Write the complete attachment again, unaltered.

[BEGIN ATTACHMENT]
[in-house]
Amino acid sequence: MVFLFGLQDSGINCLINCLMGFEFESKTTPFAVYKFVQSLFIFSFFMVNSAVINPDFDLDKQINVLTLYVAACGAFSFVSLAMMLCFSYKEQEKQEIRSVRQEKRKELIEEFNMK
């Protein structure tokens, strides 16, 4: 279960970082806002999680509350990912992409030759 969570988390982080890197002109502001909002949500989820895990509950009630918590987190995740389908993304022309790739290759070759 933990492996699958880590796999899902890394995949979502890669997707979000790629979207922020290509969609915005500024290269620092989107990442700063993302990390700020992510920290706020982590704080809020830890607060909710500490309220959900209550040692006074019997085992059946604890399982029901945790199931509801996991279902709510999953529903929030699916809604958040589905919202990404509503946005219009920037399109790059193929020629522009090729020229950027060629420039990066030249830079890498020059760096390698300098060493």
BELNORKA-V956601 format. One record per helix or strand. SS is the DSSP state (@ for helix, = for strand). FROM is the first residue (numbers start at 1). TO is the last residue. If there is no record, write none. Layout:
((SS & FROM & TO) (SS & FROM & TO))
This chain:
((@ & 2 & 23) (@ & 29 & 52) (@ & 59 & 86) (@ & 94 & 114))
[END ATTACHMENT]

[in-house]
Amino acid sequence: MVFLFGLQDSGINCLINCLMGFEFESKTTPFAVYKFVQSLFIFSFFMVNSAVINPDFDLDKQINVLTLYVAACGAFSFVSLAMMLCFSYKEQEKQEIRSVRQEKRKELIEEFNMK
């Protein structure tokens, strides 16, 4: 279960970082806002999680509350990912992409030759 969570988390982080890197002109502001909002949500989820895990509950009630918590987190995740389908993304022309790739290759070759 933990492996699958880590796999899902890394995949979502890669997707979000790629979207922020290509969609915005500024290269620092989107990442700063993302990390700020992510920290706020982590704080809020830890607060909710500490309220959900209550040692006074019997085992059946604890399982029901945790199931509801996991279902709510999953529903929030699916809604958040589905919202990404509503946005219009920037399109790059193929020629522009090729020229950027060629420039990066030249830079890498020059760096390698300098060493």
BELNORKA-V956601 format. One record per helix or strand. SS is the DSSP state (@ for helix, = for strand). FROM is the first residue (numbers start at 1). TO is the last residue. If there is no record, write none. Layout:
((SS & FROM & TO) (SS & FROM & TO))
This chain:
((@ & 2 & 23) (@ & 29 & 52) (@ & 59 & 86) (@ & 94 & 114))